w w w . 2 5 0 . o r g . u a
Archaeologists, treasure hunters and skin divers have a common problem, where to dig or dive to discover the loot. A buried metal locator would come in handy, but most are either expensive or have too limited a range. The one described here is a proton magnetometer using discoveries made in nuclear magnetic resonance first published in 1946. Some care is required in putting together the high gain amplifier, but otherwise construction is straightforward, using standard components, and the exotic nuclear material is distilled water. Essentially, the magnetometer measures the intensity of the earth’s magnetic field at two nearby points. A difference in the intensities produces an output from the device, which can be either an audio signal or a meter reading. The earth’s field is normally uniform. but will be disturbed by local concentrations of magnetic materials, such as iron ore or just iron junk. Hence the magnetometer can only be used to search for ferrous materials or compounds. For this purpose it is extremely sensitive with considerable range. It will, under ideal conditions, detect a one pound mass of iron at about four or five feet below one of the bottles, and larger masses at much greater distances. Typical of the latter is a twelve foot length of three inch diameter iron water pipe at twelve feet. It is difficult to give performance figures, since much depends upon the size, density and attitude of the object disturbing the field, and experiment provides the best answers. This high sensitivity to field variations means that the magnetometer may only be used remote from known earth field disturbers, such as buildings and power lines.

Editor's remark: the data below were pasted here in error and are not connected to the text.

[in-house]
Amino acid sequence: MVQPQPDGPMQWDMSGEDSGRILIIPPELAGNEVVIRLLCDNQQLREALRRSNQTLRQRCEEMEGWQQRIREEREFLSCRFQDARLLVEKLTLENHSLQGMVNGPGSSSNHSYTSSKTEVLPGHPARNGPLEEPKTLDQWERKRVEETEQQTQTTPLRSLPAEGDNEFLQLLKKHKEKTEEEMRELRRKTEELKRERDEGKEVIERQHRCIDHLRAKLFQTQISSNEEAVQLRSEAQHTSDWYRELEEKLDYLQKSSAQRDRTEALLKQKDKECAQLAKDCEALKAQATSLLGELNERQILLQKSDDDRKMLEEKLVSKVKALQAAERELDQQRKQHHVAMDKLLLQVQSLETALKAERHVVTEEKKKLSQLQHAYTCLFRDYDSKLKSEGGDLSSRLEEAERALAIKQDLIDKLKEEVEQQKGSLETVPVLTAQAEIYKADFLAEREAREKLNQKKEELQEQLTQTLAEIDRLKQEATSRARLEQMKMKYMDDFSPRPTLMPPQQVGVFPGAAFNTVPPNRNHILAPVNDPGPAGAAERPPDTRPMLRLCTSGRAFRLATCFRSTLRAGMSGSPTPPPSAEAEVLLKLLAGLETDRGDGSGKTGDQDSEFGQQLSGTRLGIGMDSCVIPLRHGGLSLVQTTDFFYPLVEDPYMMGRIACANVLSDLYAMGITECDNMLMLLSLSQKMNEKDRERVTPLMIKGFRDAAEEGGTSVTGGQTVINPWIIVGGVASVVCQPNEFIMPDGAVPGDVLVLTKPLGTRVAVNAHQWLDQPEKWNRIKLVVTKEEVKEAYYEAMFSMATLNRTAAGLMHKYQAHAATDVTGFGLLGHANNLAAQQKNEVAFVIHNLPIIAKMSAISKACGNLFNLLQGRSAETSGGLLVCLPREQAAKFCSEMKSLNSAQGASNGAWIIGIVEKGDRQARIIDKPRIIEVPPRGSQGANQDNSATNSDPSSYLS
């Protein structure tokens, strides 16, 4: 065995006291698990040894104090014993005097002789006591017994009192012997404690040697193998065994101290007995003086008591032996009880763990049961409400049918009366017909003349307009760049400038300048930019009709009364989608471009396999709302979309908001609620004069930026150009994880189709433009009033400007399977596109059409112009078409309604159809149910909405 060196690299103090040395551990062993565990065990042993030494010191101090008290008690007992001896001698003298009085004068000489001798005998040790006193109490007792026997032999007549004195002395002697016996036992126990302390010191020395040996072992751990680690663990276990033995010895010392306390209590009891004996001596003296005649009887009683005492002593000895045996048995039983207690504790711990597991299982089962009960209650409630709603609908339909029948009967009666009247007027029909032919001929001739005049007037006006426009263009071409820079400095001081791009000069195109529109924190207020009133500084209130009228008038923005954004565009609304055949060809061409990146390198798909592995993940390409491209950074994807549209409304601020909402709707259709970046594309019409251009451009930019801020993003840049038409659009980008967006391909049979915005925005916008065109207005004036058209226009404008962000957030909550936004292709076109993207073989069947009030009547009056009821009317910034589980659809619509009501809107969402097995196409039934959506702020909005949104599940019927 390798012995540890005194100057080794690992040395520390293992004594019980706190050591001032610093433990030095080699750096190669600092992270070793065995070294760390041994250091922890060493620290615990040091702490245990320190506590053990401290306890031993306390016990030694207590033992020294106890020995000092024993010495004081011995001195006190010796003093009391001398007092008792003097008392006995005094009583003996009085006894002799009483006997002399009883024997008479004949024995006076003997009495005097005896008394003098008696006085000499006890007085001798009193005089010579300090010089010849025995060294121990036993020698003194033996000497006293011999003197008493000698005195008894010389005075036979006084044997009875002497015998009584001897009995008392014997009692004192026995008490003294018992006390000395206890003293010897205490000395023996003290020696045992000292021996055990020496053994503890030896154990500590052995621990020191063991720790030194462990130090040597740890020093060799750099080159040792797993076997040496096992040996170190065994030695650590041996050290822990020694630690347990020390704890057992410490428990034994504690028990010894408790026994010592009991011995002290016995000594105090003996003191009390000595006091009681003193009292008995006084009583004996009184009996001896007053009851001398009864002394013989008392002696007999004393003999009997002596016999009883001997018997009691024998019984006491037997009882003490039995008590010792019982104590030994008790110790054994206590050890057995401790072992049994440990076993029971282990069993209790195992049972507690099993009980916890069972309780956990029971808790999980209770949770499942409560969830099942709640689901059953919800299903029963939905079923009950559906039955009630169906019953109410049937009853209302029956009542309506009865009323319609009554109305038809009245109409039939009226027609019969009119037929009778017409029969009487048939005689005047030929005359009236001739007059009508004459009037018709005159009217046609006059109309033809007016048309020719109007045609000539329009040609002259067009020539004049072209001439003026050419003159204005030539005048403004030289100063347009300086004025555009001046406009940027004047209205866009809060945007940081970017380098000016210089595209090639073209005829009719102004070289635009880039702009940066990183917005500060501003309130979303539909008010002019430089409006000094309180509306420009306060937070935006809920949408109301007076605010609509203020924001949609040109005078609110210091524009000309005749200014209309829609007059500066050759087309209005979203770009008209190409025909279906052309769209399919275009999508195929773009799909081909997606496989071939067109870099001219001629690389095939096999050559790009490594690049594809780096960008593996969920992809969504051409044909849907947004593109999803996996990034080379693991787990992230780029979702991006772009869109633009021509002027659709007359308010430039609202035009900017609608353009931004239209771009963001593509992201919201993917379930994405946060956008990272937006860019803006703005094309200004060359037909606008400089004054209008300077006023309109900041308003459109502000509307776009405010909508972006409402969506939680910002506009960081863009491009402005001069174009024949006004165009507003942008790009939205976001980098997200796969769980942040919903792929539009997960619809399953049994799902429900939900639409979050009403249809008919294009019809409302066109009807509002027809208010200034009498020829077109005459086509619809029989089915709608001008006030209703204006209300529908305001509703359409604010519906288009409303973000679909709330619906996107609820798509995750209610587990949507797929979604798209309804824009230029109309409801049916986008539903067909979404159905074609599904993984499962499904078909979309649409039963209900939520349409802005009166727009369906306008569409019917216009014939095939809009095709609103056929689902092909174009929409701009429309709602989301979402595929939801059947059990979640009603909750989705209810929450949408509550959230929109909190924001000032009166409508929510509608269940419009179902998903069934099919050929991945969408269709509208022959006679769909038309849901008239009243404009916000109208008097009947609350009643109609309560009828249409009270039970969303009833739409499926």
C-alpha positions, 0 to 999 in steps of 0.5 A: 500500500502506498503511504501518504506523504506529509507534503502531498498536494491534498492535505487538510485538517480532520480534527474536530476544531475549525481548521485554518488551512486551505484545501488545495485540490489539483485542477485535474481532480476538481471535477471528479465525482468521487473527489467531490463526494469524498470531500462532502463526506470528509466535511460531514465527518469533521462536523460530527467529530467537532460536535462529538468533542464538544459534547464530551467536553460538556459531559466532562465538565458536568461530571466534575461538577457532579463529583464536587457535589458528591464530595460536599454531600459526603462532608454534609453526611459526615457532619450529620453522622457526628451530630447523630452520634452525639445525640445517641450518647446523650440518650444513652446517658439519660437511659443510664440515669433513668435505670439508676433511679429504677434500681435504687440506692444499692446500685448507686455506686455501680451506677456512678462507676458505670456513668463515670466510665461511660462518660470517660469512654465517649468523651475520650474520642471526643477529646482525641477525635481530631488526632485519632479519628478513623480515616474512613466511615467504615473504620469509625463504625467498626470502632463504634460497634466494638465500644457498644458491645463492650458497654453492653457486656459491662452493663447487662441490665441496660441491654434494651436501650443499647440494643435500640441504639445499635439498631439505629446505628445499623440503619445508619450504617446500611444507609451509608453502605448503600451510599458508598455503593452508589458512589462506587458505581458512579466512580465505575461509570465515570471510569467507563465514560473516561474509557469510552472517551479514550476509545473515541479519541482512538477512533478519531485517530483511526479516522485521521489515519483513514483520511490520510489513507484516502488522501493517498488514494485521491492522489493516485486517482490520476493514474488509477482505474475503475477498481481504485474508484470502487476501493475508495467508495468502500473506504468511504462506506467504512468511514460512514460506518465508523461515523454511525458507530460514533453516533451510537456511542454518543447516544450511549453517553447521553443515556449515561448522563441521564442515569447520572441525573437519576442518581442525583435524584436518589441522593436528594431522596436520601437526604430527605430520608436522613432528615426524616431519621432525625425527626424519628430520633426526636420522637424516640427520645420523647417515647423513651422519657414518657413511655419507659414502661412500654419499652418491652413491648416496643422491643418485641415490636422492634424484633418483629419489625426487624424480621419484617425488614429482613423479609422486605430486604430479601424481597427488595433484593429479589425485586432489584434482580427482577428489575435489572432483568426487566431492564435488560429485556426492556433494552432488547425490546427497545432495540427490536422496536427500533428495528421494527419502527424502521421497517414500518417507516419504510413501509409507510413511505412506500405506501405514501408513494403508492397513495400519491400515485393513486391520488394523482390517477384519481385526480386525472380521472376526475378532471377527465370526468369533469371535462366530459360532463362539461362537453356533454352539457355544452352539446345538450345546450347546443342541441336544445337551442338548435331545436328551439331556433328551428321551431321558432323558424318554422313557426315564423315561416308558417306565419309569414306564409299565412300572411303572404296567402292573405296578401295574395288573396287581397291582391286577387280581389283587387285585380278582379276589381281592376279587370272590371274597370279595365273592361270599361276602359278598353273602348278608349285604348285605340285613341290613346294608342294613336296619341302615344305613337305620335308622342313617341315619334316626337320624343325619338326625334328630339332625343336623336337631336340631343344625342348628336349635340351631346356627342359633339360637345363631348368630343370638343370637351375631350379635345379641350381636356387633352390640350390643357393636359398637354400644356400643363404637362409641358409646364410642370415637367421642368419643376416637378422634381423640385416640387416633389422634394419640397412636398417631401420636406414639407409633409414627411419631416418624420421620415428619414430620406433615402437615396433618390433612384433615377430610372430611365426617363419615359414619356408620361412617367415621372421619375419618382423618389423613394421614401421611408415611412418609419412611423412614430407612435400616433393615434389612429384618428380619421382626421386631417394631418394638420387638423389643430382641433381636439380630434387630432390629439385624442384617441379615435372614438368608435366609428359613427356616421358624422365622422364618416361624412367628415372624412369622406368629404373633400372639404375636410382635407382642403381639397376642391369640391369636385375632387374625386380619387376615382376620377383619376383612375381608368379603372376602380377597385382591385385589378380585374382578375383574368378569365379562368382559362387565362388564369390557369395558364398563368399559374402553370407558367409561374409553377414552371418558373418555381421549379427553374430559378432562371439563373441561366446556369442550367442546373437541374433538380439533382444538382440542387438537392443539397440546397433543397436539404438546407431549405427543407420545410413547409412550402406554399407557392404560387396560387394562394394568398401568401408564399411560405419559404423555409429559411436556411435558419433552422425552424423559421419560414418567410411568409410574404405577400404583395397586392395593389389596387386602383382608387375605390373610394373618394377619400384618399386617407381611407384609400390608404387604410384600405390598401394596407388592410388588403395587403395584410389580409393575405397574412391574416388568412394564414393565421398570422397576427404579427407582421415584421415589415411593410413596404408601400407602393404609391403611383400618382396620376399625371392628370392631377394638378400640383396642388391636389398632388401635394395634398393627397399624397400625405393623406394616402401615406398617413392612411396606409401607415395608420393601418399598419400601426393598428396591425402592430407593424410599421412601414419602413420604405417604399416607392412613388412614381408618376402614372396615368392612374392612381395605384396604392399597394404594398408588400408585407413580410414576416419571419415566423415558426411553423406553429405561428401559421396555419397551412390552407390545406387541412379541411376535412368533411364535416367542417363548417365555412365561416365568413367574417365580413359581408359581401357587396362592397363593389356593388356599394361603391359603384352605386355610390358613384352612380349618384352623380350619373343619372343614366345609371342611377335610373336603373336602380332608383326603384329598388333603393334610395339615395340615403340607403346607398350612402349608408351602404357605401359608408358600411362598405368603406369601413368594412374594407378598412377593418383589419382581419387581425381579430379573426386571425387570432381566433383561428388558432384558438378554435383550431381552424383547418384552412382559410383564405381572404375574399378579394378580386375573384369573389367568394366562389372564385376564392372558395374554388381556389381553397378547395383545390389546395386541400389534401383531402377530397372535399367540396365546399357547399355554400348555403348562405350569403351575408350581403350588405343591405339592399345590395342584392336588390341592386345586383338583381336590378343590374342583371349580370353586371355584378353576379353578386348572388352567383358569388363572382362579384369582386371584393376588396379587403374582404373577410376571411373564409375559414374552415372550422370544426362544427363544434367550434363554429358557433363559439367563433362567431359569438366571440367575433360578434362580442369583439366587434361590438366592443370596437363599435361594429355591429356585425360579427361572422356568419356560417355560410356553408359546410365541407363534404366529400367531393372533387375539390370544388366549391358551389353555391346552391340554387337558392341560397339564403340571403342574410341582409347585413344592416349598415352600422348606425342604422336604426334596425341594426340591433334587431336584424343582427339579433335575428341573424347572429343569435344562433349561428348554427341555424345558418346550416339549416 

To understand the principles involved is easy if the cobwebs and dust are shaken off the school books and memories of atomic particles. Remember that old friend, the hydrogen atom, first in the atomic table, with just one proton and one orbiting electron, as simple a thing as any alchemist could wish.The orbiting electron acts just like electric current in a coil of wire and sets up a magnetic field about the atom as seen in Fig.1. The proton, the main mass of the atom, is also in motion, spinning about its centre, so that the whole atom looks like a magnetic gyroscope, whose magnetic poles are on its spin axis. Gyroscopes have idiosyncrasies revealed to mechanical engineers, one of them being that they will precess if acted upon by an external field. In the hydrogen proton’s case, its spin axis will wobble or precess about the direction of the earth’s magnetic field if that is the only magnetic field acting on it. This is shown in Fig. 2. The frequency of precession will be proportional to the strength of the field and is given by
v = kB
= frequency of precession
= 4.26 x 10
Hz/weber for hydrogen
= intensity of magnetic field.
USE OF DISTILLED WATER
If a coil of wire is wound round a small plastic bottle containing distilled water, sufficient current can be passed through the coil to set up a local field in the bottle very much greater than any external field, in this case the earth’s. A number of the spinning protons of the hydrogen atoms, remember H
O, happily line themselves up with their spin axes along the direction of the induced field. If the current is suddenly cut off the induced field collapses, and the protons try to realign themselves with the earth’s field.
by L. HUGGARD,